However, this is spring break, and no classes are in session.UWM Safe Alert: Subject is no longer at large.Please stay away from the Fire Arts Complex.March 19, 2019.Bill would force interlocks for first-time drunken driversGreen Alert: Missing veteran found safe Milwaukee archdiocese removes names of two priests Judge rejects DNR permit for new Kohler Company golf course UW-Milwaukee officer shot person outside Fine Arts Building, no students or employees hurt.

15 School Shout Out: Prairie View Elementary School AP source: Trout, Angels close to record $432 M, 12-year deal Mom says she was ‘kicked out’ of AL ER for breastfeeding infant Bill would force interlocks for first-time drunken drivers Green Alert: Missing veteran found safe Milwaukee archdiocese removes names of two priests Judge rejects DNR permit for new Kohler Company golf course UW-Milwaukee officer shot person outside Fine Arts Building, no students or employees hurtVideo: Warm temperatures and sunshine for Tuesday with chance of rain Wednesday.

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1.4 million Puerto Ricans face deep cuts in food aid without federal action

Nearly a million and half people in Puerto Rico face deep cuts in food assistance, or losing it completely, if the federal government doesn’t provide funding for the Nutrition Assistance Program, which is expected to run out of money on the island next month.According to an analysis from the Center on Budget and Policy Priorities, a nonpartisan research and policy institute, 1.3 million people would experience average benefit cuts of more than a third if Congress does not approve a block grant for the Nutrition Assistance Program, or NAP, which is the U.S. territory’s version of SNAP or food stamps.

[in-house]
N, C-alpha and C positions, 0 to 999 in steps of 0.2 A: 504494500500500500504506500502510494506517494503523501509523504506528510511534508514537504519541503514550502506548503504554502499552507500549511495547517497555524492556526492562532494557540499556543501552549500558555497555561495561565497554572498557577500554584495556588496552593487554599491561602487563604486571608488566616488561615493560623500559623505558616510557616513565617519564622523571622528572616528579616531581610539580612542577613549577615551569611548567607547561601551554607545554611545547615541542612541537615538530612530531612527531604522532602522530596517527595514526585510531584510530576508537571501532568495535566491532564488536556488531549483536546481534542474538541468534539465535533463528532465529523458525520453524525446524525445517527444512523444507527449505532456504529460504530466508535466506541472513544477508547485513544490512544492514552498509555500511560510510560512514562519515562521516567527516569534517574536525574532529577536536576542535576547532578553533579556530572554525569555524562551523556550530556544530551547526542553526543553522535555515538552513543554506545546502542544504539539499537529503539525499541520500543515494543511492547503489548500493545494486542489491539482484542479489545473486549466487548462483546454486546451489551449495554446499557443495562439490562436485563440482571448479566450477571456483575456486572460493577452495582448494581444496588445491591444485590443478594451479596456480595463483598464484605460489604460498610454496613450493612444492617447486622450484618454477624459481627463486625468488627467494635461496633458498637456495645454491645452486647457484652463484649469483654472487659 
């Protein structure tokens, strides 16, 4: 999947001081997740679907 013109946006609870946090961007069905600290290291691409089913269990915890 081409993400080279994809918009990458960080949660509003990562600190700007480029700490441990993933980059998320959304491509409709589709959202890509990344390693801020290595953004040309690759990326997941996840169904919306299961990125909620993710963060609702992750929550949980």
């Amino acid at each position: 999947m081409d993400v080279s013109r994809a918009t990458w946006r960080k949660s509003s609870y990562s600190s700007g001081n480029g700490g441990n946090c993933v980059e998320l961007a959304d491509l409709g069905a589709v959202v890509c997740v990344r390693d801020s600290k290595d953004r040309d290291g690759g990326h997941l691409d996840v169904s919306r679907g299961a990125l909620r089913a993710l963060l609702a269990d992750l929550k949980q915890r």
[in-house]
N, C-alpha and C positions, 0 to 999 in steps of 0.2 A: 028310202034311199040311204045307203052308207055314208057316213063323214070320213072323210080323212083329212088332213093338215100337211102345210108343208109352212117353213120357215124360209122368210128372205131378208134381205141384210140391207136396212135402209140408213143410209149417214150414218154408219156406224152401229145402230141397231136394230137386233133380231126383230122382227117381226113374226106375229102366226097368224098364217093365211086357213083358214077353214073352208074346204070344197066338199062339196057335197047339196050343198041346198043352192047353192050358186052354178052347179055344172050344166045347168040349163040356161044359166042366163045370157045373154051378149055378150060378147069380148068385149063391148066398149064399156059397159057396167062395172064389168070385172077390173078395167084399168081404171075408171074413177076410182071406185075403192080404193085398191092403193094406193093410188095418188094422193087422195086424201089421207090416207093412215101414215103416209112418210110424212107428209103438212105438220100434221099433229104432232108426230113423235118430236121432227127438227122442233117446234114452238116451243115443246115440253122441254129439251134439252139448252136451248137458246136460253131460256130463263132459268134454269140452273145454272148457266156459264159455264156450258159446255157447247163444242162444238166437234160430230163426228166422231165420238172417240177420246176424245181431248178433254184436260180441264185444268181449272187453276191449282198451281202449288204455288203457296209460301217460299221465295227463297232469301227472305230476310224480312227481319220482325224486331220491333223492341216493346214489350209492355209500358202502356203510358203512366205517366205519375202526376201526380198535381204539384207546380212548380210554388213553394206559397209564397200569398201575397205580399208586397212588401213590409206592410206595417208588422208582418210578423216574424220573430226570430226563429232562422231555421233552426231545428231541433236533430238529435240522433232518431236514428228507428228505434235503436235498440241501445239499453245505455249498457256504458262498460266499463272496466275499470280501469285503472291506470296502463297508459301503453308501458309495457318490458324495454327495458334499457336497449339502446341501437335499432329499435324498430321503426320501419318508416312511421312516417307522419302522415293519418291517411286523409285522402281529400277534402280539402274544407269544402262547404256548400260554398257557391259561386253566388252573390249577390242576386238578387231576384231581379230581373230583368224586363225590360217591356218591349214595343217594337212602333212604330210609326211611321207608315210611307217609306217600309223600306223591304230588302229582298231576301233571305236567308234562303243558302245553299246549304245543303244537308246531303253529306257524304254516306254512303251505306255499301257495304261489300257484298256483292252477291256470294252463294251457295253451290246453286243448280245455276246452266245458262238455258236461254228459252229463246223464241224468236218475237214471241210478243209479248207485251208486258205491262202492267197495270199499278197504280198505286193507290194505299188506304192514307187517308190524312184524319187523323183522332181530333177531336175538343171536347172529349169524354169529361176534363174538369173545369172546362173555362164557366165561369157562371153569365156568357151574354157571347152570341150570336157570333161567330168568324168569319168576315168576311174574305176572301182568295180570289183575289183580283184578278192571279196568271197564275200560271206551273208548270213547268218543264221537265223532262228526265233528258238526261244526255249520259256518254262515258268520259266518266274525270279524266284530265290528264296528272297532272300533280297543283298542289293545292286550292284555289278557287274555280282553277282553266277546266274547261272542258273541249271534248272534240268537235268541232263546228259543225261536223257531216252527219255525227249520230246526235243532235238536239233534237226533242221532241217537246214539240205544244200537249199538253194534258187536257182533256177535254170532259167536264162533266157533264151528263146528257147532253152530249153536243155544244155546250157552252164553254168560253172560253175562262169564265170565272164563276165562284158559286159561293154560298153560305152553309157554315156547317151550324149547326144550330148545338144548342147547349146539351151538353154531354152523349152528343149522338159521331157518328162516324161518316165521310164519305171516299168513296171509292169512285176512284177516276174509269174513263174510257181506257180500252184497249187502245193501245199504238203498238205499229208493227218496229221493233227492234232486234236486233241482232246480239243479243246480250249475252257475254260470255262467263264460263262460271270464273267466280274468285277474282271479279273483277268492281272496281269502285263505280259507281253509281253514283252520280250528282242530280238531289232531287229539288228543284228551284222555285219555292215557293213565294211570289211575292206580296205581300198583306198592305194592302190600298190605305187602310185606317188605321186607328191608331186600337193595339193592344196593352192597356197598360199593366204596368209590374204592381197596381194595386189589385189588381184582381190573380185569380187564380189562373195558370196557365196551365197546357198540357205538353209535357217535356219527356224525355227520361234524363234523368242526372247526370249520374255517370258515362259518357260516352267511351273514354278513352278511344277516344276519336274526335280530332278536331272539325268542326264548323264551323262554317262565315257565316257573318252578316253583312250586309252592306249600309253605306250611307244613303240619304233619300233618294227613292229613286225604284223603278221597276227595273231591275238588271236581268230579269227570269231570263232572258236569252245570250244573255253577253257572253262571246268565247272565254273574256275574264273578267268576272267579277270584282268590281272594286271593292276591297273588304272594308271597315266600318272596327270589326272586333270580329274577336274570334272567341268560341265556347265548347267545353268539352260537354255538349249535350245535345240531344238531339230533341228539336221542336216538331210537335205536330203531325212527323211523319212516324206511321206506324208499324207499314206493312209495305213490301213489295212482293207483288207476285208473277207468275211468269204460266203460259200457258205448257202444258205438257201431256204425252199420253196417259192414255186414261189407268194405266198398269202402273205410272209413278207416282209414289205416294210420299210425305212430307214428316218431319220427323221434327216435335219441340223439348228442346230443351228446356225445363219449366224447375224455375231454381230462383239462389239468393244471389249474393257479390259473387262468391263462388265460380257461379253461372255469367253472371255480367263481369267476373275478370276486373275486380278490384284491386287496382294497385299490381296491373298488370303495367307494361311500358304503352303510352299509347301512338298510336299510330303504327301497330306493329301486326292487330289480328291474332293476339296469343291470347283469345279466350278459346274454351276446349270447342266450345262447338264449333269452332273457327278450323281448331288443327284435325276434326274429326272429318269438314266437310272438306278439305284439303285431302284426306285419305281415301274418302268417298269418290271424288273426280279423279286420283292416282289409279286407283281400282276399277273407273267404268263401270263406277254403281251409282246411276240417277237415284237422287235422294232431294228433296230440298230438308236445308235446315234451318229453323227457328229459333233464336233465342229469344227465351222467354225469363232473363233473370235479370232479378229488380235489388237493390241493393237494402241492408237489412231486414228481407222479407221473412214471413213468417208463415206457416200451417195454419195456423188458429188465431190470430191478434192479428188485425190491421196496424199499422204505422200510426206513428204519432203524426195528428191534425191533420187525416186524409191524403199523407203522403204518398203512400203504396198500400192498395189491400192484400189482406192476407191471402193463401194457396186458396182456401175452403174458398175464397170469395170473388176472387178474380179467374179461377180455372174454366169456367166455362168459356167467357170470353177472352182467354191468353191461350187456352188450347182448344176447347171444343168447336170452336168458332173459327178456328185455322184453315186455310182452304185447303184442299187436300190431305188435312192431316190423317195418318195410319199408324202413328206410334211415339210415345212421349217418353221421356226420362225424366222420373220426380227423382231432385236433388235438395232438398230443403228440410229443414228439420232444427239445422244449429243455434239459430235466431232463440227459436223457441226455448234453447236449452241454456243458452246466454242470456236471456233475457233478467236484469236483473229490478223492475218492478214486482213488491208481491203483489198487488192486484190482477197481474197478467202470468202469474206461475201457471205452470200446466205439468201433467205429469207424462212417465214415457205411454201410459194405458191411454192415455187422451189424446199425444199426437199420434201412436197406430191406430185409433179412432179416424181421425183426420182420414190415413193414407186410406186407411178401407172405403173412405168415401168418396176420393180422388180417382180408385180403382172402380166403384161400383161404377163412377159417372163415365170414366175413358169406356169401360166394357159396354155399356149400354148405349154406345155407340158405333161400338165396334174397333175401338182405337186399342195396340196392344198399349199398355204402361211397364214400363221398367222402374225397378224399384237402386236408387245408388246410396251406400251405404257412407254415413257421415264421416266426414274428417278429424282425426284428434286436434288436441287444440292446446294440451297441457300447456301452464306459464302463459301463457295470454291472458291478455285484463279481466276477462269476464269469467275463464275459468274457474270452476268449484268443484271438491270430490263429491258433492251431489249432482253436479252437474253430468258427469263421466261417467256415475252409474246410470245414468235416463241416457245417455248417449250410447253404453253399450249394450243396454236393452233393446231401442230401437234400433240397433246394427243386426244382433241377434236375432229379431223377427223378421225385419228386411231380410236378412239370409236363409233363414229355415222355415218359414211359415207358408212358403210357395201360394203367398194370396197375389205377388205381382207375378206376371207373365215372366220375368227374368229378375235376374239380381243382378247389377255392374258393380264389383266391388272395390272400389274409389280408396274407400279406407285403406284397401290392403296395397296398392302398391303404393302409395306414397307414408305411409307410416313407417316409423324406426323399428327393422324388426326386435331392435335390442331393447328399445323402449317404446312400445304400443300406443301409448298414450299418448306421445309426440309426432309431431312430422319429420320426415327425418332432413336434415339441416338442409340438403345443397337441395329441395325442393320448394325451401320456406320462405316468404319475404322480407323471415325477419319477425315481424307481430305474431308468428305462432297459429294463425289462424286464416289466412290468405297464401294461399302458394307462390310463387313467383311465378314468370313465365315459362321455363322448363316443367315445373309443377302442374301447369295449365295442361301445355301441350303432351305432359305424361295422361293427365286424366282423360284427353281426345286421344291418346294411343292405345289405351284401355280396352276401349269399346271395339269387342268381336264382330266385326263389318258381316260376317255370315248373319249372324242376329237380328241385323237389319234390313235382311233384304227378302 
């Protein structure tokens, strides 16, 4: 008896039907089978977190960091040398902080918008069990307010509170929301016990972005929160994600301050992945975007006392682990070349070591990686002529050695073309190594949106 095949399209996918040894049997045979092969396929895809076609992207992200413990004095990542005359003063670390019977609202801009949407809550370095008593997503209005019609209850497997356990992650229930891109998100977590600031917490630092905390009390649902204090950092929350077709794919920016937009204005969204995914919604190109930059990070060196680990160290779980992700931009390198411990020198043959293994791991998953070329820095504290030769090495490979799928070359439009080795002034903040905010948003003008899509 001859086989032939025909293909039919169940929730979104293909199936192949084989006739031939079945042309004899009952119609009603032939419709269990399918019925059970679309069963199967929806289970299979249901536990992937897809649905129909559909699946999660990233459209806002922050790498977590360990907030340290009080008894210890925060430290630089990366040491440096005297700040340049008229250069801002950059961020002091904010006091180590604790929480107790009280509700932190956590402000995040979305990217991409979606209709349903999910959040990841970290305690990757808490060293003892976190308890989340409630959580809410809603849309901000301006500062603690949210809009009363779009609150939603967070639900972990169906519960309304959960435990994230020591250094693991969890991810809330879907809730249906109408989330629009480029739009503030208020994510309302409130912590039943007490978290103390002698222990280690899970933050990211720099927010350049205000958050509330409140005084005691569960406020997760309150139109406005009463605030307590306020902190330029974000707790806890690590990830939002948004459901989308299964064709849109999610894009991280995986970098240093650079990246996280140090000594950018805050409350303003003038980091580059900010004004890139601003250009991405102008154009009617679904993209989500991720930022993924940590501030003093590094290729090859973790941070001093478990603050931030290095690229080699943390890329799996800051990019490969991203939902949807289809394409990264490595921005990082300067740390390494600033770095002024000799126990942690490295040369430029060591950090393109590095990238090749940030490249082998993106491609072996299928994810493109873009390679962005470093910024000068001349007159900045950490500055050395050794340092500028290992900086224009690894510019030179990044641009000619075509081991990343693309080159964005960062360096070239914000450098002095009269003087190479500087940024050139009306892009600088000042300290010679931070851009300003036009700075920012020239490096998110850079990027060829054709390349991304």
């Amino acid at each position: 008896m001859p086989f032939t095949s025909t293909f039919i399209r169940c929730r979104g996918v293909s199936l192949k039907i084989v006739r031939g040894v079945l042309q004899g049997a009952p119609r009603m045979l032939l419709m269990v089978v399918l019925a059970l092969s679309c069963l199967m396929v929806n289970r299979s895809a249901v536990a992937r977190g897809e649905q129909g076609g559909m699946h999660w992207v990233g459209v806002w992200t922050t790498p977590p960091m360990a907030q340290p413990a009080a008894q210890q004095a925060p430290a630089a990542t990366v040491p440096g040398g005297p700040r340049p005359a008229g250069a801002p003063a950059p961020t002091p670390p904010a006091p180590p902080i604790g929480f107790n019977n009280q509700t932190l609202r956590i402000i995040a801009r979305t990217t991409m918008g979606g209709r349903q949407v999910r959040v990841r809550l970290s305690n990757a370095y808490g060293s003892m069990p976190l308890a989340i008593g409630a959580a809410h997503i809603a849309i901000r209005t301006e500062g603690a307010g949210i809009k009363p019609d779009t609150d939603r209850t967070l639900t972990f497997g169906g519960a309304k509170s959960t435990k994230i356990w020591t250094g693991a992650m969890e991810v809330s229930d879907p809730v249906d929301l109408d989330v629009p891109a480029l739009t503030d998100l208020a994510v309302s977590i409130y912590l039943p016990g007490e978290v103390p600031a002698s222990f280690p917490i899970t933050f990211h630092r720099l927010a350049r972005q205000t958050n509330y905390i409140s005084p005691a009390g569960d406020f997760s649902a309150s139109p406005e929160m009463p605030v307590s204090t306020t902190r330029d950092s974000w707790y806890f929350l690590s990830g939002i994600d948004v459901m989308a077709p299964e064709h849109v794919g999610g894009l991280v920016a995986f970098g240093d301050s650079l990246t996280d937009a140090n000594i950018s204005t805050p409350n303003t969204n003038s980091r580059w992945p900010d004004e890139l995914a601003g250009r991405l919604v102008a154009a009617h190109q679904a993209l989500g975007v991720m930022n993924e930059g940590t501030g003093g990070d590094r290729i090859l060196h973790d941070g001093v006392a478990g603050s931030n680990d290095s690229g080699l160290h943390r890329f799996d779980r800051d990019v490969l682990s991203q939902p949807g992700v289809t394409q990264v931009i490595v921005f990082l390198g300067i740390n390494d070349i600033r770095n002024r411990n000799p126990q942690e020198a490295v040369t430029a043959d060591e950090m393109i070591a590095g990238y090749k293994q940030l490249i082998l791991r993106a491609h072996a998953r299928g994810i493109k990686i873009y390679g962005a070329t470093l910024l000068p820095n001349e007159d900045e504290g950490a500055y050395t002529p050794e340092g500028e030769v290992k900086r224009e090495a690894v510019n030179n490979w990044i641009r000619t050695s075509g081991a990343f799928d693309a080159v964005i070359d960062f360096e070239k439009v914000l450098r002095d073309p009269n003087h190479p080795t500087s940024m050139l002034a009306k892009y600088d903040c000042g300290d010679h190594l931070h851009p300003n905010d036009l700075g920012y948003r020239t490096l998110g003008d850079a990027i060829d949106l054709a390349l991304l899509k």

About 100,00 people would lose their benefits altogether.Unlike SNAP benefits in the 50 states, Puerto Rico’s NAP is a block grant that cannot be adjusted once it is approved, even during times of disaster or increased need.Even though Congress provided $1.27 billion to the program in response to Hurricane Maria, that money is expected to run out in March.In November, Puerto Rico’s governor, Ricardo Rosselló, asked Congress for $600 million in disaster NAP funding to keep the program running for another six months.The House approved the governor’s request in January.

Related news Housing is key to Puerto Ricos recovery. Will 2019 see promised funding, solutions?Shortly after, the Trump administration publicly opposed the House’s attempt to fund the island’s nutrition assistance program, calling it “excessive and unnecessary.”If the NAP assistance is cut by a third, a poor family of four currently receiving the maximum benefit of $649 a month would instead get $410. Puerto Rico’s poverty rate is three times higher than the national average.

“Policymakers can avert this ‘March cliff’ by providing the needed funding in the disaster legislation they may consider this month in response to Hurricane Michael,” wrote Javier Balmaceda, the report’s author and a senior policy adviser at the Center on Budget and Policy Priorities.The Senate’s proposed supplemental disaster aid package, which has not been taken to the floor for consideration, does not allocate any money to Puerto Rico’s food aid program.Sen. Rick Scott, R-Fla. has offered an amendment to the Senate package that would help provide the food aid requested by Rosselló.